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Republic Day and the Forgotten World Highway

Whangamomona Hotel
Forgotten World Highway 2
Forgotten World Highway
Moki Tunnel
Dampier Falls

Republic Day and the Forgotten World Highway

story by: Tom Ricketts

On 01 November 1989, the Republic of Whangamomona declared its independence from New Zealand. Whangamomona is a small isolated town about 65 kilometres east of Stratford on State Highway 43, more commonly known as the Forgotten World Highway. The towns residents were protesting at the redrawn council boundaries which saw them move from Taranaki to Manawatu-Wanganui. Now, every two years in January (the date was changed to take advantage of better weather), the town holds its Republic Day celebrations, a tongue in cheek affair that attracts visitors from all across the North Island.

The celebrations on Republic Day are great fun for the whole family. There’s various country themed demonstrations and competitions such as wood cutting, gumboot throwing, tug of war, running races, sheep shearing and even possum shearing! However the main event of the day is the election of the next President of Whangamomona. Everyone is invited to vote in the elections, provided you have a Whangamomona Passport which are available for a small fee from the pub. Past winners of the election include two men, a poodle, and a goat.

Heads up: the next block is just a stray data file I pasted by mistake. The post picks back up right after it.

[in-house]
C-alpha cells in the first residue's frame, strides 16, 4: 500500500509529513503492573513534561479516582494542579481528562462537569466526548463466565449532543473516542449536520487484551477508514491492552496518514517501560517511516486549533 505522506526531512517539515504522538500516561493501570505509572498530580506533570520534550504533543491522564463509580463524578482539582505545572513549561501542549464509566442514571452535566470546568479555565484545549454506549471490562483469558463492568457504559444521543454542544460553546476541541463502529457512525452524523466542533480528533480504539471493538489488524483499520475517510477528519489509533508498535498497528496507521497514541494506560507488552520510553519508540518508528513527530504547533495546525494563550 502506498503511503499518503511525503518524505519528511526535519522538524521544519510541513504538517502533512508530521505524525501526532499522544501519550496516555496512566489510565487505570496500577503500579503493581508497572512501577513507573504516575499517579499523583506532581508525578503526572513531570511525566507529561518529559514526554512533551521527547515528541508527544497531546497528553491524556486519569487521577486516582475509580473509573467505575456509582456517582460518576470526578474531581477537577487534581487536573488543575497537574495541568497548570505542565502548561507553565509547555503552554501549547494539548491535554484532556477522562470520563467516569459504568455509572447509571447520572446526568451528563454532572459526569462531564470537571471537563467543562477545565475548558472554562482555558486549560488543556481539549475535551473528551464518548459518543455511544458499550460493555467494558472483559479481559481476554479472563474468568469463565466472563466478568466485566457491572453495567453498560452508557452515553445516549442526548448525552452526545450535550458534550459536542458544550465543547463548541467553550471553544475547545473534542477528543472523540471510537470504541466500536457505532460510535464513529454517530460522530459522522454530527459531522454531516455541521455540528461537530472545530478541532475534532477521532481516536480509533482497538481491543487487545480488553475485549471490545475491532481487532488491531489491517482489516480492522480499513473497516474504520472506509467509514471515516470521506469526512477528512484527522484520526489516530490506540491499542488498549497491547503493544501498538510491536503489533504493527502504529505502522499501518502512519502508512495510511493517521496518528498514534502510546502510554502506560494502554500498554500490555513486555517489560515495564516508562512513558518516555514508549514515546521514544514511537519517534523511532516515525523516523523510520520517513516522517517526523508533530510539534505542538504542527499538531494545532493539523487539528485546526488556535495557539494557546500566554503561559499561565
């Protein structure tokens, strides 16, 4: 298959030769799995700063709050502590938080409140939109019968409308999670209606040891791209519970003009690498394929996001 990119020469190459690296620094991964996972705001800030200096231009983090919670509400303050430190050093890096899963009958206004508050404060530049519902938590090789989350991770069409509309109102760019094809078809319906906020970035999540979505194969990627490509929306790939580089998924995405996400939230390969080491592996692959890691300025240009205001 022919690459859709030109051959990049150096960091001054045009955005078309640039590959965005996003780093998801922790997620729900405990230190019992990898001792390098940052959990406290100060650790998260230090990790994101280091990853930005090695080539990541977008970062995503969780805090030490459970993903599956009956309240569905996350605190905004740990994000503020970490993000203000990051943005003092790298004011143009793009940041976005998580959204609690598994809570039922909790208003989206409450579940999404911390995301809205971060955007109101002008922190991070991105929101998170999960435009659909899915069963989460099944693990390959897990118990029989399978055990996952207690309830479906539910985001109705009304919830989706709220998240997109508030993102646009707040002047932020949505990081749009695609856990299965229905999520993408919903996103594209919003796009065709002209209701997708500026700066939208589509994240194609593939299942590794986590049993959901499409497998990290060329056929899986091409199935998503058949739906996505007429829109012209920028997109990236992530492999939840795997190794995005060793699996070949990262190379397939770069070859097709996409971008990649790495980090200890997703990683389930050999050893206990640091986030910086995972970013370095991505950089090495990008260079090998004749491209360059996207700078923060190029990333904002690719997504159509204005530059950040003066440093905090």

Celebrations aside, there’s another reason to go to Whangamomona, the amazing scenery. The 155 kilometre journey stretches between Stratford and Taumaranui on State Highway 43. However this isn’t your average State Highway. The road is incredibly windy, unsealed in some places, and one lane in many other places. But it’s worth it. Coming from either end you start with lush green countryside dotted with the odd strand of poplars and of course, plenty of sheep. As you head further in the countryside becomes increasingly rugged and really does get you wondering how on earth the sheep (let alone farmers) cling safely to the hillsides. It’s now not difficult to see why much of the land was abandoned by early settlers. The journey has you climbing several saddles, travelling through one lane tunnels around 100 years old, and through gorges full of native bush and impressive waterfalls. 

When you do finally make it to Whangamomona you’ll find a typical country pub serving up big meals and cold beer. They even have their own craft beer! The rest of the town is a small collection of residences and historic buildings which are slowly being restored. The towns school, post office and petrol station moved out long ago so make sure you’re well prepared for the trip. We strongly recommend spending a night in the town for nostalgia's sake, but the only two accommodations in town do book out well in advance (especially for Republic Day) so be sure to check with your favourite House of Travel agent first.

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